When even the experts are unclear about retirement pathways, it is understandable that trustees, employers and members vote with their feet and push off.

People transfer out of occupational reasons for good and bad reasons, it would be better if they could drawdown within the scheme – but – unless they are in a commercial master trust, this is unlikely to be an option. Schemes don’t provide drawdown primarily because sponsors do not want to risk the fate of KPMG whose “target pensions” were considered a DB promise by the Regulator.

So most people have two choices, transfer out or roll -up in the scheme – often in the wrong investments. Most people transfer out because their workplace pension doesn’t provide a pension, some people stay put because they cannot make a choice.

Should I stay or should I go?

Members have very little reason for optimism as they approach retirement.

  1. No pension from the workplace pension scheme. Very few occupational schemes offer either flexi-access drawdown or the facility to make multiple withdrawals via UPFLS. Obviously they do not provide annuities or scheme pensions. The only exception is a very small number of hybrid schemes where pots can be cashed out to provide tax-free cash , avoiding painful pension commutation). So most people in an occupational scheme who wants to swap their pot for a pension have to transfer away.
  2. Trasnsition costs for transferring away. In transferring away, members  generally have to pay higher ongoing management charges but they also suffer the impact of buying and selling units via the opaque and unexplained process of a single swinging price which is an undisclosed exit fee. As with (1) above, members of occupational schemes actually have no good option if the scheme itself will not pay an income to the member.
  3. Limited  access to low-cost plans. Many people do not have any option but to transfer to a more expensive plan because a transfer to a low-cost occupational scheme that offers them drawdown options is not available
  4. Need for integrated advice. Some people feel they have to pay higher SIPP costs in return for the benefits within the SIPP that improve outcomes indirectly (such as advice not just on the pot but on general financial planning).
  5. Easy prey for scammers. The prevalence of scamming is partly as a result of the failure of either pension plans or Sipp operators to meet the needs of those in retirement. Confusion about multiple investment pathways and dissatisfaction at the unavailability and/or price of advice is the fuel to the scammers flames.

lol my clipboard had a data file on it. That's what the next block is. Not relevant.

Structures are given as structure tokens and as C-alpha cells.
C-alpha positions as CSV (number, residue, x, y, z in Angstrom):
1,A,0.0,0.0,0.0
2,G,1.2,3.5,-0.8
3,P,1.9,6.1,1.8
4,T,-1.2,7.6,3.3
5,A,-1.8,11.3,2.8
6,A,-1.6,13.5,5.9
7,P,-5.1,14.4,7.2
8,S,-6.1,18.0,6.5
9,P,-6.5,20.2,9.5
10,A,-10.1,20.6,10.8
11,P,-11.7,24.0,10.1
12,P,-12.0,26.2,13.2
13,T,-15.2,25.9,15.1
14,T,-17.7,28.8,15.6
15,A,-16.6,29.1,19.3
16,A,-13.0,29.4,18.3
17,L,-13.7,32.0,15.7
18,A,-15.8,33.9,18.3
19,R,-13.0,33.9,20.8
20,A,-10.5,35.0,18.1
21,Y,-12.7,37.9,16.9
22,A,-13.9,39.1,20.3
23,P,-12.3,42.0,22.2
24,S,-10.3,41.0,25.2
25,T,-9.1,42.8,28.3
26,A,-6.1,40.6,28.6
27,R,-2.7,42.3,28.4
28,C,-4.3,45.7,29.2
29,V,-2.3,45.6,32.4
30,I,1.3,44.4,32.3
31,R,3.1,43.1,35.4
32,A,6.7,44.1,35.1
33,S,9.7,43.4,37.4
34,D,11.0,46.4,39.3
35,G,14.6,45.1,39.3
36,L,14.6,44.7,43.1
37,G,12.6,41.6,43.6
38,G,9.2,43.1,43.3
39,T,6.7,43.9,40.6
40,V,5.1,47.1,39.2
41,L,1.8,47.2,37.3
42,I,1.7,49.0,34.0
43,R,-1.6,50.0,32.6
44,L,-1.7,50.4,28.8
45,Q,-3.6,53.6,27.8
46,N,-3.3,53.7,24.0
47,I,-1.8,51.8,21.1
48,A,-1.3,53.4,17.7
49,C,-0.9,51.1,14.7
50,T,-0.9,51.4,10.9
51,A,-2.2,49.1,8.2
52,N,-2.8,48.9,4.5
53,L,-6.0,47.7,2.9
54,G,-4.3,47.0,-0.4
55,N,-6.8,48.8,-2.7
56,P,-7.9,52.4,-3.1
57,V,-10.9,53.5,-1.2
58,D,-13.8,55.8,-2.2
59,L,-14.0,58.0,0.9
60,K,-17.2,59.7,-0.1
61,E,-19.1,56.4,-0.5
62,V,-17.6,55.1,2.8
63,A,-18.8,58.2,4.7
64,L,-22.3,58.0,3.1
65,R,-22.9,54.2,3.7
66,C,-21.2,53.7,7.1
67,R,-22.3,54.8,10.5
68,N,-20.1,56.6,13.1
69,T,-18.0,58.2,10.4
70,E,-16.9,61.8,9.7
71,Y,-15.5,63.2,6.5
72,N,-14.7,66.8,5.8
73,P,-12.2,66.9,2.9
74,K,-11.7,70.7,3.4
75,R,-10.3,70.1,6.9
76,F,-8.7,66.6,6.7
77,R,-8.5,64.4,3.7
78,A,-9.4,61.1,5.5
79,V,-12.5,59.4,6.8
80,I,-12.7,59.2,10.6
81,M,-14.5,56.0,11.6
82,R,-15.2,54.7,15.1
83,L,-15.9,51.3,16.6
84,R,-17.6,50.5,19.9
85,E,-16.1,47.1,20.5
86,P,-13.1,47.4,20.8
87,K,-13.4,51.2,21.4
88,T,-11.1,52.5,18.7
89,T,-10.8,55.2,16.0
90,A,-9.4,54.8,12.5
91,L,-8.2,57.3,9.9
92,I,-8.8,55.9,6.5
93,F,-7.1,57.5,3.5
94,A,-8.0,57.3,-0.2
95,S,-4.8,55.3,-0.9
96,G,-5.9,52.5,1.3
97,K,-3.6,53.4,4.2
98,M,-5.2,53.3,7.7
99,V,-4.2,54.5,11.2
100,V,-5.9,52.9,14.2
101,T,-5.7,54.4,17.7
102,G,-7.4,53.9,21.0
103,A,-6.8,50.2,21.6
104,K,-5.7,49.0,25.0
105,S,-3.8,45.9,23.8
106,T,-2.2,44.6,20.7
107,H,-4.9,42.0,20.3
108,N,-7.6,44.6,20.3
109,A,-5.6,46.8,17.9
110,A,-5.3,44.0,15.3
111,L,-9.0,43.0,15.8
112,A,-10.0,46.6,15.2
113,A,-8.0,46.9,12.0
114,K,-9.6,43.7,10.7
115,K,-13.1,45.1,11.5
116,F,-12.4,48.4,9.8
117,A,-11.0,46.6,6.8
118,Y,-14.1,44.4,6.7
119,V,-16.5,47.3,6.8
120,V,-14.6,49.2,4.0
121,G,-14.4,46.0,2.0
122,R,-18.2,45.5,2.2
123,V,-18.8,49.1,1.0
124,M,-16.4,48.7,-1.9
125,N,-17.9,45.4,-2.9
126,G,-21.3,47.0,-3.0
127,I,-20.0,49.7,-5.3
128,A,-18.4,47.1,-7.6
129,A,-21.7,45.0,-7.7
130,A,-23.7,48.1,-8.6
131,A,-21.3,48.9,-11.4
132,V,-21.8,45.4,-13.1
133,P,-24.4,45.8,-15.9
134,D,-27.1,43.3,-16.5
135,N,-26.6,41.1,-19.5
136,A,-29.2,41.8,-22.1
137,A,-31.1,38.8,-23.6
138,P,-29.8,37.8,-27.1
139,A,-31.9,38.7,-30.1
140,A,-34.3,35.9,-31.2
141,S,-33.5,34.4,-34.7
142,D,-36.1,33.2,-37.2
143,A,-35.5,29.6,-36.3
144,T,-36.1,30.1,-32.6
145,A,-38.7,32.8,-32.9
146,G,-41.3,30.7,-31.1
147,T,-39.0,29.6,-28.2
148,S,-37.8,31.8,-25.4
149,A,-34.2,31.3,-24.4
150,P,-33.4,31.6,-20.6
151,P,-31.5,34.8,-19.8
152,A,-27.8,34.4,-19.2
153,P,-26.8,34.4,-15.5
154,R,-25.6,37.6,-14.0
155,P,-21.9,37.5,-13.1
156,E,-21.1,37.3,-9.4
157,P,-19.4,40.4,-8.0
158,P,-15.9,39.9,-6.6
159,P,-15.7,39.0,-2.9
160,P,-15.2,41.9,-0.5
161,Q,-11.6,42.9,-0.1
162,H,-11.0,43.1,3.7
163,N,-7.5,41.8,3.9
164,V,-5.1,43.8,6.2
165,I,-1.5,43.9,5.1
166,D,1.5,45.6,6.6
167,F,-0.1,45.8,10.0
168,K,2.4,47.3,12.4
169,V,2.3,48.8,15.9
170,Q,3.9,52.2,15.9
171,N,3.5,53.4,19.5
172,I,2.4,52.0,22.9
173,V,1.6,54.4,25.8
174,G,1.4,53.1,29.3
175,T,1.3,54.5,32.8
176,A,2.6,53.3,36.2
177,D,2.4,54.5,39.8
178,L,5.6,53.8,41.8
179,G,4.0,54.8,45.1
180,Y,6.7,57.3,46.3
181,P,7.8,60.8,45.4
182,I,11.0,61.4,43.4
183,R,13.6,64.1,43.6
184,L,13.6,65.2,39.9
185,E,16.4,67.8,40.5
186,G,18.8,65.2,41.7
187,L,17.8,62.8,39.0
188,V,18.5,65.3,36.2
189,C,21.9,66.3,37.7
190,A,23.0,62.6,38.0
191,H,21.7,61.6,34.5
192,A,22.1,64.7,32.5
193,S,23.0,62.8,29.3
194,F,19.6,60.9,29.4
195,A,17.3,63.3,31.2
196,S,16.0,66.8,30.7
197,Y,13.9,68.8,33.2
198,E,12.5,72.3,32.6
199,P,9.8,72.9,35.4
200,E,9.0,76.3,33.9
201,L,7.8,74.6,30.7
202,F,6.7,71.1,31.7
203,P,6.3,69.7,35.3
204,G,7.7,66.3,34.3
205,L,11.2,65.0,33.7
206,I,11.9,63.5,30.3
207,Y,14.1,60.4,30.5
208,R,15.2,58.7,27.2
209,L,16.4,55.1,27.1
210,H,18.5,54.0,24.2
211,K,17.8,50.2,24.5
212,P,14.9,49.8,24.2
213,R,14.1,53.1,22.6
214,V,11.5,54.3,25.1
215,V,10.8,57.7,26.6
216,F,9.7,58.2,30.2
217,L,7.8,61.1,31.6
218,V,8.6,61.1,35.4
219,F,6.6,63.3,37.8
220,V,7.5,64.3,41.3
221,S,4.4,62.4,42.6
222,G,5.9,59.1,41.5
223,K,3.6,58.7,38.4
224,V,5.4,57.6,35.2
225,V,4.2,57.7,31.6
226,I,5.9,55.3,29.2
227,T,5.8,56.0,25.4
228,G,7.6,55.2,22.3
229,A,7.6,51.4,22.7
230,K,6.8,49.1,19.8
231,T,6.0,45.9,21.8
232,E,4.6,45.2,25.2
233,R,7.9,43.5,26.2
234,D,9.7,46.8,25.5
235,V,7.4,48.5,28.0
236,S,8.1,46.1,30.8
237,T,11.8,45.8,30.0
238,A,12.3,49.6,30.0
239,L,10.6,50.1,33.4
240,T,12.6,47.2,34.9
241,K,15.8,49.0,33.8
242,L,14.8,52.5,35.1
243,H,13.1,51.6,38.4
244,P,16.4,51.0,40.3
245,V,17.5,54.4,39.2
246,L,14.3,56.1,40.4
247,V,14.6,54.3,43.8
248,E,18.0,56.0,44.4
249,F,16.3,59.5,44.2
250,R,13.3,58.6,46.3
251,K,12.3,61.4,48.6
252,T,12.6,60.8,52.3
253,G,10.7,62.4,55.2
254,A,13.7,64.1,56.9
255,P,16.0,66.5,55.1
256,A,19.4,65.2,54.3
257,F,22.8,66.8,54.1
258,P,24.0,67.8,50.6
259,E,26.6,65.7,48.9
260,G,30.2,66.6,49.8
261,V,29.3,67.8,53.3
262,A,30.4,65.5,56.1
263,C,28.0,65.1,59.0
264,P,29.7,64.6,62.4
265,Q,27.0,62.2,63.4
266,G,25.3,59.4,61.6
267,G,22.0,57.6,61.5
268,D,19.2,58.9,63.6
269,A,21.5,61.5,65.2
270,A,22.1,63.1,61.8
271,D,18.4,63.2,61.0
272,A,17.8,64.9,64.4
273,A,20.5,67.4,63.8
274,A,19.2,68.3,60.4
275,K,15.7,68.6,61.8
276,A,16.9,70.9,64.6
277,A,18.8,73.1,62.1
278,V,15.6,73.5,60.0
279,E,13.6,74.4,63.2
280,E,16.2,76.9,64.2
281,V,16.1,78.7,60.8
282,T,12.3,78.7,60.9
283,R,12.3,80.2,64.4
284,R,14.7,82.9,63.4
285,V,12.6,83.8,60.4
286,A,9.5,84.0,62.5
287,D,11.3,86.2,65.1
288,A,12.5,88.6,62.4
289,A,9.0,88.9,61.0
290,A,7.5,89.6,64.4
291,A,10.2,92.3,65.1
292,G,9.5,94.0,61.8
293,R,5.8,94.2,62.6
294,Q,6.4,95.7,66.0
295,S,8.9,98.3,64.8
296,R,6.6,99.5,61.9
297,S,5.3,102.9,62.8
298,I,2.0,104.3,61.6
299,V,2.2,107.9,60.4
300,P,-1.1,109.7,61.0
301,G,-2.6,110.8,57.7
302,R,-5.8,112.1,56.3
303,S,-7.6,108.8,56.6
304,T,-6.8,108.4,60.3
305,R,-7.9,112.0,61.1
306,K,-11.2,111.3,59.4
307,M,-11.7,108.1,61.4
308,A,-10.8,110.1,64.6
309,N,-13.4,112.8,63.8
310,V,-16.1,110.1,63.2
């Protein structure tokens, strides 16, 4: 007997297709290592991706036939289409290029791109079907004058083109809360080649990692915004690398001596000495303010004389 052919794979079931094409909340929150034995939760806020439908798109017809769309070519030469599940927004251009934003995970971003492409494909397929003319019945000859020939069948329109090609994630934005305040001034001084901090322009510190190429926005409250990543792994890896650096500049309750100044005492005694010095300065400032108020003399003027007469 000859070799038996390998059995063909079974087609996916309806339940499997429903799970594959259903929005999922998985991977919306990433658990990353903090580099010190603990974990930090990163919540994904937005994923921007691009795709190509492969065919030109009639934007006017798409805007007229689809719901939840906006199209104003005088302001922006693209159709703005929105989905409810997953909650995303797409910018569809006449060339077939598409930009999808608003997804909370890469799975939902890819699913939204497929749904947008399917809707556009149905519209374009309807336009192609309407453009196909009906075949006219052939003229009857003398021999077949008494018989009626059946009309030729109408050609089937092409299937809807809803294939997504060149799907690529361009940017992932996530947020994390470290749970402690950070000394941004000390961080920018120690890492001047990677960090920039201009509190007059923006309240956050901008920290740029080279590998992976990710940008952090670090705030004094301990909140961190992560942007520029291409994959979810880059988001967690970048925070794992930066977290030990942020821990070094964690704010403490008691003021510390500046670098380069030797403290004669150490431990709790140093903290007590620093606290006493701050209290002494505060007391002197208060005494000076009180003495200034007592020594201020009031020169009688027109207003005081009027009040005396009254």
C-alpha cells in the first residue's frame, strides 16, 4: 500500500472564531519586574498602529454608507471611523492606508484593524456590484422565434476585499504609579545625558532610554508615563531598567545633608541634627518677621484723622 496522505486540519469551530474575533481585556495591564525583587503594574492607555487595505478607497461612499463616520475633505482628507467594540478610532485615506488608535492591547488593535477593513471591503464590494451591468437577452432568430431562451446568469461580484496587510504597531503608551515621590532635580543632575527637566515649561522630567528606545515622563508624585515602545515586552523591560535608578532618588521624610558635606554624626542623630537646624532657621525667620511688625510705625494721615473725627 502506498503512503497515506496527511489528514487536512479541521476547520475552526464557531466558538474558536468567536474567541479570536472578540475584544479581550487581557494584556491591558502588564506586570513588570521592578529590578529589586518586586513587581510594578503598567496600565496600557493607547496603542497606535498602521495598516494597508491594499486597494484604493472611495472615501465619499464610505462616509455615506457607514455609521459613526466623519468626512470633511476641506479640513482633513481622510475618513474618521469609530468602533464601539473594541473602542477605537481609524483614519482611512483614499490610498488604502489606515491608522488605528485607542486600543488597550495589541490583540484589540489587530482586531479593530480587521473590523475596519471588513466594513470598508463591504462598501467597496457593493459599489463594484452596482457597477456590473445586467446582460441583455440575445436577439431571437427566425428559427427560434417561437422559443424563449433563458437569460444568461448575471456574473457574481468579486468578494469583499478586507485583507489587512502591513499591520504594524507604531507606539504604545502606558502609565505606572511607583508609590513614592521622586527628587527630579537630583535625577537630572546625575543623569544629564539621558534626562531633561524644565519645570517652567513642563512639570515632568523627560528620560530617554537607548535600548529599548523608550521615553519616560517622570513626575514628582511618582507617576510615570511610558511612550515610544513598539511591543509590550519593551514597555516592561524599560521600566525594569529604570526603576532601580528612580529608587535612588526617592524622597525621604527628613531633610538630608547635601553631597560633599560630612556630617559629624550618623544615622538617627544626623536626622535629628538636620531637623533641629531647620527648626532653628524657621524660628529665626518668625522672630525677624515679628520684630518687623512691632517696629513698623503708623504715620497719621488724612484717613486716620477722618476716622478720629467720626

6. Doing nothing is no better. Faced with Hobson’s choice of staying in a pension scheme with no pension or making uninformed choices, it’s not surprising many people are staying put – often in de-risked investment strategies which are unsuitable for long term investment.

Many employers and trustees know that they are leaving their members with little support and are keen for a silver bullet.

Is signposting a master trust a member solution or just risk mitigation for the employer?

We have seen that members of occupational DC plans are often stuck in arrangements where there is neither advice or obvious investment pathways. There is usually an undisclosed exit penalty for transferring away,

But are these problems solved by transferring to a master trust. The answer is “only partially“.

Not all master trusts offer facilities like regular  withdrawn UFPLS and the quality of service from those that do is variable.

The assertion that using a low cost master trust as a drawdown vehicle, could add eight years to the sustainability of the drawdown needs to be qualified. This is only the case if all else is equal. People should not be making comparisons on drawdown strategies that could last 30 years + purely on price, there are value factors to consider – most notably the investment of the money and the tax and investment efficiency of the drawdown.

And  drawing down from a master trust does not solve the issue of money running out.

We have seen how easy it is for consultants unfamiliar with the complexities of at retirement options and prejudiced about the  potential value of “more expensive” retail products, to see master trusts as the silver bullet. But whether through signposting or bulk transfers, the transfer of risk is not the elimination of risk.

It is not just employers and trustees that need to raise their game, their advisers need to be pushing for better long-term solutions to these intractable problems. Workplace saving schemes need to offer after-work pensions.


About henry tapper

Founder of the Pension PlayPen,, partner of Stella, father of Olly . I am the Pension Plowman
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1 Response to “yes, no, maybe” ; XPS analysis exposes limits of signposting.

  1. Paul says:

    XPS only push mastertrusts because they operate one – if they didn’t do so, you can be sure they wouldn’t be so keen on them! (When I worked there, there were regular “encouragements” to push client towards Natpen.)